Faced with negative factors and production cuts by several manufacturers to reduce the inventory and beat the slowdown, the July 2019 month witnessed overall production of commercial vehicles declined by 26.44% as compared to the same period last year. Top manufacturers including Tata Motors, Mahindra & Mahindra, Ashok Leyland and VE Commercial Vehicles have cut production by 31.9%, 17.3%, 26.3%, and 39.3% respectively for the month of July against July 2018.
The critical M&HCV segment goods carrier segments registered a drop of 42.9%, whereas the passenger vehicle segment bucked the trend by growing 5.5% on the back of higher demand for both inter and intra-city crew transportation vehicles. The LCV segment which is comprises 67 %of the overall CV market in terms of volumes also recorded a drop of 24.5% in production compared to the same period last year. This is reflected in the fall across segments including milk transportation, agricultural produce, poultry, fisheries, parcel/courier, containers, catering/food business, e-commerce, FMCG, medicine, beverage distribution, LPG cylinder distribution, cash van, construction/site support etc.
The commercial vehicle segment, like passenger vehicle, continues to be badly hit by the ongoing slowdown. Since the last two quarters, the demand for trucks is down owing to lower freight availability and overcapacity in the market. The industry de-grew 25.7% in the July’19 compared July’18. The M&HCV good have been the most impacted, on a month on month basis sales plunged by 19.6% from last month (June’19) both M& HCV and LCV declined by 30.2% and 13.7% respectively.
The drop-in M&HCV passenger and good carrier segments down by 7 % and 41.4 % respectively in July’19 against the same month last year. The passenger and good carrier segment of the LCV are down by 9.4% and 19.8% in the month.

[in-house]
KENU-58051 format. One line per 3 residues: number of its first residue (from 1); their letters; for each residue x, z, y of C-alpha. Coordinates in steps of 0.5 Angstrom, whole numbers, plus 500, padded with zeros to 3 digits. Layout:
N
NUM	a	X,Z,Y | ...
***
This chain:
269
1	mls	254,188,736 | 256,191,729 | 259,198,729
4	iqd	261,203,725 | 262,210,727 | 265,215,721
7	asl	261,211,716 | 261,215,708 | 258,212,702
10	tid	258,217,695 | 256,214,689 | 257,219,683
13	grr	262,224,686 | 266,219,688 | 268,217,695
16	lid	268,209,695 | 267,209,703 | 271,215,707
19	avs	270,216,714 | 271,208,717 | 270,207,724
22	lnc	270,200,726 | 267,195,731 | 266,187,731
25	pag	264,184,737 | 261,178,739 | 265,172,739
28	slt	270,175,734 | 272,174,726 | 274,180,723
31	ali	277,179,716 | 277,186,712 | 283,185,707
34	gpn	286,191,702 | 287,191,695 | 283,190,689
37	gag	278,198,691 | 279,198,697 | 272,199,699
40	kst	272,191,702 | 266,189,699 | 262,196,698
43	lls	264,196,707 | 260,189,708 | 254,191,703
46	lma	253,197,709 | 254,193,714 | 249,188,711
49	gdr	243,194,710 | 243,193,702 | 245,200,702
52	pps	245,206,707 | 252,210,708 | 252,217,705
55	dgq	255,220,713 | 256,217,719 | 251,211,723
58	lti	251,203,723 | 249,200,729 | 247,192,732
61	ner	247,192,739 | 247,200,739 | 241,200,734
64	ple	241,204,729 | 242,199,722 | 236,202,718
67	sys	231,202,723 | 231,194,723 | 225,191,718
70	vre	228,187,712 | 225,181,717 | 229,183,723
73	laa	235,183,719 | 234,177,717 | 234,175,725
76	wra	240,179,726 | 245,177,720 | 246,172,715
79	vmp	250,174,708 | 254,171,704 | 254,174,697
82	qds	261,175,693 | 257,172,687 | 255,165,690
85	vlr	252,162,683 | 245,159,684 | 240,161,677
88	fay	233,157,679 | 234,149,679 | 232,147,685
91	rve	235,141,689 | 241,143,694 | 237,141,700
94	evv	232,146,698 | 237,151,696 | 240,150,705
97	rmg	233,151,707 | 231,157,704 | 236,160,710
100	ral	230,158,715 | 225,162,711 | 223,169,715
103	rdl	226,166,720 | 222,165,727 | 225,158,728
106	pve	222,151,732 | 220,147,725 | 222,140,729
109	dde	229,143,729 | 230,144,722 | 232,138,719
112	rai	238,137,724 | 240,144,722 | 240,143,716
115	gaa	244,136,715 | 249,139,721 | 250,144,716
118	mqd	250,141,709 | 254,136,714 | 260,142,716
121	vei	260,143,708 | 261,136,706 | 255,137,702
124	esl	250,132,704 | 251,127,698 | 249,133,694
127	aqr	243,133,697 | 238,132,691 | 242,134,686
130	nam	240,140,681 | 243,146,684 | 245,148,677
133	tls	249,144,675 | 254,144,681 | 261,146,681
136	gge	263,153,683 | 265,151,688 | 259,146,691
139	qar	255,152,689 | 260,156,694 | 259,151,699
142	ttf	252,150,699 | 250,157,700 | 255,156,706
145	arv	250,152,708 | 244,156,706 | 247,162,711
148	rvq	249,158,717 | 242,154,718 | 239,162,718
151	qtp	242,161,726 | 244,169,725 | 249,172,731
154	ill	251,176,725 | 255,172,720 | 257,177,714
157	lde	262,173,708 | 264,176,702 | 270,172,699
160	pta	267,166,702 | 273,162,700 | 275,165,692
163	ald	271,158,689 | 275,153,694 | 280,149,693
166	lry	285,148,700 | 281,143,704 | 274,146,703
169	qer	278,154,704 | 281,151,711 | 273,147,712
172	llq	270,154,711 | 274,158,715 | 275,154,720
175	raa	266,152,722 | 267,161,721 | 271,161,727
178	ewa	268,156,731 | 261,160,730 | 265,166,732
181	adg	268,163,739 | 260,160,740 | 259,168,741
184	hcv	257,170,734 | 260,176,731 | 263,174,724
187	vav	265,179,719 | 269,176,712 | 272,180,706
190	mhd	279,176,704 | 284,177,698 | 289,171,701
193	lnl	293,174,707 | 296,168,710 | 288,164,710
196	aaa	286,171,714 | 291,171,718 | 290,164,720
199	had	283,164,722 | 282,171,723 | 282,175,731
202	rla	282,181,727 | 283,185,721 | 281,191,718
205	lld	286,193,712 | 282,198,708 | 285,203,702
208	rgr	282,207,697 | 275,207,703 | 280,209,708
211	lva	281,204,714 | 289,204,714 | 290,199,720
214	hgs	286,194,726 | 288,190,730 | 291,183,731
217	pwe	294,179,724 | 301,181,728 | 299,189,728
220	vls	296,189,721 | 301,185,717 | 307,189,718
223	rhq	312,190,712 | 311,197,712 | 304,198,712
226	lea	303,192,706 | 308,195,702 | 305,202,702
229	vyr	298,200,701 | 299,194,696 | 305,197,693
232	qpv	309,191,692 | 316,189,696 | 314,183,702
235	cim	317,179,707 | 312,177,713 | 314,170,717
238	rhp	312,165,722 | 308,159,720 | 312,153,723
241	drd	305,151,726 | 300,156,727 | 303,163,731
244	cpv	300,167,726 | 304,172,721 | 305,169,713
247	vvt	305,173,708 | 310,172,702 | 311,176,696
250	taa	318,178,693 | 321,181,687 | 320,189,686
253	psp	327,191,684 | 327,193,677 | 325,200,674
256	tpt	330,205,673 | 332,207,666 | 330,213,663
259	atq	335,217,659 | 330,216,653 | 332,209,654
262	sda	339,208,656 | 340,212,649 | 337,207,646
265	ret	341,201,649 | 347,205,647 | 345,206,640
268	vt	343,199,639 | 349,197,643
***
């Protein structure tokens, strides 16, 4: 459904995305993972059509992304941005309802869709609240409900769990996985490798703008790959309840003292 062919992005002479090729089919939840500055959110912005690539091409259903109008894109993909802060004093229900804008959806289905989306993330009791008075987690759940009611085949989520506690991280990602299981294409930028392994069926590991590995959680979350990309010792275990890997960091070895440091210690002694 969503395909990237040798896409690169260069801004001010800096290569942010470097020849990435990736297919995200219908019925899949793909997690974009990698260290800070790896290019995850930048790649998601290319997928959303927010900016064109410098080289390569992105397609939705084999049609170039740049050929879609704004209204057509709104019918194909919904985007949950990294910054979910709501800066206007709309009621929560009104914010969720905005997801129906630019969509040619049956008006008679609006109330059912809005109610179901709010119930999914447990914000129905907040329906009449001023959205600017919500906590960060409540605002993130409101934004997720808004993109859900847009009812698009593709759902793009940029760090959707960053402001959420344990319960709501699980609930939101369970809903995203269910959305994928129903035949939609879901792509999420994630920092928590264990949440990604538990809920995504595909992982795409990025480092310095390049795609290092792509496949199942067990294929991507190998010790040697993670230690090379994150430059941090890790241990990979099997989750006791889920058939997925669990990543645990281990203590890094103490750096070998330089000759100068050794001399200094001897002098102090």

The drop in the overall sales across segments is also reflected in the truck manufacturer’s market share performance in the month. Market leader Tata Motors market share declined to 39.1 % (June’18: 46.4%). The SCV, ILCV and M& HCV segments have declined by 7%, 6%, and 6% respectively in the month.
Tata Motors loss is Mahindra & Mahindra’s gain, as the company has increased its market share by 5% to a total of 28% in the month, on the back of gain in the small commercial vehicle segment.
Ashok Leyland, the second-largest player in the M& HCV segment has gained 6 % market share to a total of 40.4 %, essentially sustaining its market share in the month despite the slump in the overall market. VE Commercial Vehicles has gained 3% market share in the ILCVs, the company gained a further 0.6% market share.
The commercial vehicle manufacturers over the last few years have been pushing hard to grow exports. Apart from the SAARC countries, Indian trucks are in demand in Africa, Middle-East, South America and South-East Asian countries. All the truck makers are eyeing greater traction in exports in order to circumvent the slowdown in the domestic market. Post-implementation of the new axle load norms and the imminent transition to the BS-VI augurs well for the export of commercial vehicles sector, as the overall geographies for exports are likely to go up. In July, the total exported de-grown by 32.8%.
In terms of segments, the LCV segment-both goods, and passenger carrier exports declined by 17.7% and 8.9% respectively. The M&HCV goods carrier segments registered a massive 63.5% drop, while the M& HCV passenger carrier segments export up by 20.3%.
Indian Foundation of Transport Research and Training (IFTRT) which reports monthly freight rates at key routes in India says, “Due to weakness in cargo offerings from agri-produce by 10%-15%and factory gates by 7%-10% from MSMEs has led to a drop in monthly full round trips for goods carriers on trunk routes by around 25%-30% and coupled with this the truck rentals too drop further by 1.5%-2% on the back of continuous drop for last three quarters since November 2018, which has cumulated truck rental fall by 12.5%-17.8% in last nine months ending 31st July 2019.”
IFTRT foresees no immediate economic recovery apart from the festival season and Kharif crop harvesting, yet it says automakers are now banking on pre-buying during the third quarter of the current fiscal of BS-IV vehicles to beat the high-cost migration to BS-VI vehicles from 1st April 2020.
It appears that there is uncertainty in the near-term for the commercial vehicle segment, yet given Indian’s one of largest growing economy in the world and the increasing needs of surface transportation, the long-term growth story remains intact for India.